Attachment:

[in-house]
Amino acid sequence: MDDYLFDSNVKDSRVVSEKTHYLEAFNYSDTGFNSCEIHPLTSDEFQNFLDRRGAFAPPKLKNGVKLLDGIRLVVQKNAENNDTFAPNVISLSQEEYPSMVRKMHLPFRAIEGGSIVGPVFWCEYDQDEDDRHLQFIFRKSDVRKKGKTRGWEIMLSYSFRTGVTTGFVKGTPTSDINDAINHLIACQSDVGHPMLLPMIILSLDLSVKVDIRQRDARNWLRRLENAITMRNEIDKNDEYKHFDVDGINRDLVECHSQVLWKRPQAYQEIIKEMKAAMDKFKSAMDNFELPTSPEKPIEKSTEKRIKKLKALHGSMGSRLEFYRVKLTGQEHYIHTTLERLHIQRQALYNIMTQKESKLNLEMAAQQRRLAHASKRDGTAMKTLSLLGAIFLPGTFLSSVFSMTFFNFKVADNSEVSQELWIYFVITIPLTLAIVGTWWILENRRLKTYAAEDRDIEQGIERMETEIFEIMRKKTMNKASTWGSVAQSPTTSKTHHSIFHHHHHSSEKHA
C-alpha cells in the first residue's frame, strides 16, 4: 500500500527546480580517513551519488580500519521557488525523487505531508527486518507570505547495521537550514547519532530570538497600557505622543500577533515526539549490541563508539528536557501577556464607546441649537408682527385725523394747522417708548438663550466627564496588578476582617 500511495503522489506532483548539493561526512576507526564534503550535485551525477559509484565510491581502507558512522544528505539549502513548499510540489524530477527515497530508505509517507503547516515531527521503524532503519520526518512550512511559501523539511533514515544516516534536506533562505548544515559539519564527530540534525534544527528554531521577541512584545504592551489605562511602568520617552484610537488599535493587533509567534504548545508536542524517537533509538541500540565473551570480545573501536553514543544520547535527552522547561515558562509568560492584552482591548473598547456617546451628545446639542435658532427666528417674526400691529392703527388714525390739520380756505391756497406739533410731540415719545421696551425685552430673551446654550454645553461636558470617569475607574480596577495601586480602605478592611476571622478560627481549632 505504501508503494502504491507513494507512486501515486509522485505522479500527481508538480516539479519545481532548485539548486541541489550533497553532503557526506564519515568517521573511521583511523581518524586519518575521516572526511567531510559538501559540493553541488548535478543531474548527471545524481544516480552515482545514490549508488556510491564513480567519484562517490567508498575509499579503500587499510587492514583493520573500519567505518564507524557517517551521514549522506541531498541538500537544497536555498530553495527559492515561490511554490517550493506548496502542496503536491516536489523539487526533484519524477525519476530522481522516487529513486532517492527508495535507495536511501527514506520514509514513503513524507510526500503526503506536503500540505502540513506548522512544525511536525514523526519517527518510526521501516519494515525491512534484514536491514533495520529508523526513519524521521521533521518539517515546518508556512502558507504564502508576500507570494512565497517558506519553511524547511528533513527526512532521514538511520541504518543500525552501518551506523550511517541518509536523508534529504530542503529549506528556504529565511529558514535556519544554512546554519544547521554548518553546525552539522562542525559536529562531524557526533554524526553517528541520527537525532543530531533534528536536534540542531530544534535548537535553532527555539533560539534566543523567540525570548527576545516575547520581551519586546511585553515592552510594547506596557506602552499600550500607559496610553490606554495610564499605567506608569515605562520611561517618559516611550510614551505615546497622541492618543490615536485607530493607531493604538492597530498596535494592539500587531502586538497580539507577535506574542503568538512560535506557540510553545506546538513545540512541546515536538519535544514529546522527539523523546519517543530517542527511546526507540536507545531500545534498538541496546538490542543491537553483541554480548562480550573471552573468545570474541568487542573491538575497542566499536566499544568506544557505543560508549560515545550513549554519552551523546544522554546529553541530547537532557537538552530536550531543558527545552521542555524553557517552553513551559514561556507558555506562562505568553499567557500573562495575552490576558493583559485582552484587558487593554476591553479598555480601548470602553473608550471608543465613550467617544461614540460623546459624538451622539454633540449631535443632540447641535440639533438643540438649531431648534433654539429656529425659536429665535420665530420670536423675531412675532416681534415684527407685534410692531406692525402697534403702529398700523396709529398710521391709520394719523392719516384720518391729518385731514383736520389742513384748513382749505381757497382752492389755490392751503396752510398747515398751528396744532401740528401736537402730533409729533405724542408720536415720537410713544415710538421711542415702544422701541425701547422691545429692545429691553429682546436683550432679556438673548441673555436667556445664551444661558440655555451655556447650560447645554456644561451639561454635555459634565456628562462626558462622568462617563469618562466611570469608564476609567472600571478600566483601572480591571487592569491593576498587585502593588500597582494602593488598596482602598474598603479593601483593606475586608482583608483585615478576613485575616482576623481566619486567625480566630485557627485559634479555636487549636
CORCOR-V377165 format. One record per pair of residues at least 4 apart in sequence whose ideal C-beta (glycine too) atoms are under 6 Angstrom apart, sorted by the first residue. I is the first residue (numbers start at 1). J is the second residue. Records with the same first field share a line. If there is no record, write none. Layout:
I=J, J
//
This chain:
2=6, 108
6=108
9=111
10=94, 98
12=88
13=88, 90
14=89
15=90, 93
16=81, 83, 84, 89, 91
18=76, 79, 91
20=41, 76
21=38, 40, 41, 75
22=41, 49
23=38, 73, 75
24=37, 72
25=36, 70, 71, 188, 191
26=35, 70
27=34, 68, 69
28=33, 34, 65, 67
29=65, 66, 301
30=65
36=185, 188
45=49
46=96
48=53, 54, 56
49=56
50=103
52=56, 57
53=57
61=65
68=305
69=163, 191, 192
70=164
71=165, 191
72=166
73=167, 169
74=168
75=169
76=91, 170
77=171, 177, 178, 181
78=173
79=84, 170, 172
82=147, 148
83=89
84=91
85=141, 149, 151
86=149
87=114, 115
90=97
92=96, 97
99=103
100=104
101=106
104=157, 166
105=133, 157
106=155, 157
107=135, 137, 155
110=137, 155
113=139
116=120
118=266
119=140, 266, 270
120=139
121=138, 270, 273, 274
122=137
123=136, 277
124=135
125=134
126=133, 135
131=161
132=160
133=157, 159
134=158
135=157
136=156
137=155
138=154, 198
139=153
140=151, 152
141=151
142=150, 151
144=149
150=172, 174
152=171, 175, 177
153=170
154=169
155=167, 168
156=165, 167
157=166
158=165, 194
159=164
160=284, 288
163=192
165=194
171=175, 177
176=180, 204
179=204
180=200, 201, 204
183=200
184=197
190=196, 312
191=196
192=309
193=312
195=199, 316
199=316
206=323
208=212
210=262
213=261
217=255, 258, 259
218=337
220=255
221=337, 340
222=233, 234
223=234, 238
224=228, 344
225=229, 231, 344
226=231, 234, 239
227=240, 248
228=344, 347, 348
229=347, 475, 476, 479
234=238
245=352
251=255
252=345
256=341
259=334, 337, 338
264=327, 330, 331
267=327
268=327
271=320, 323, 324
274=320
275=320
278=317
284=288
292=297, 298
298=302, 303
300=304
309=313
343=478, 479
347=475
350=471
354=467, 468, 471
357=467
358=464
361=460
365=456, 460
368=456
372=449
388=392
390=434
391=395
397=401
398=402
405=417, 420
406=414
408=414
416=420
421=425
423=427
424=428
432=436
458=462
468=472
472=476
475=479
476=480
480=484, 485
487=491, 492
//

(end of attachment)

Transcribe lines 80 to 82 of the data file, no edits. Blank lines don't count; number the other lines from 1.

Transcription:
134=158
135=157
136=156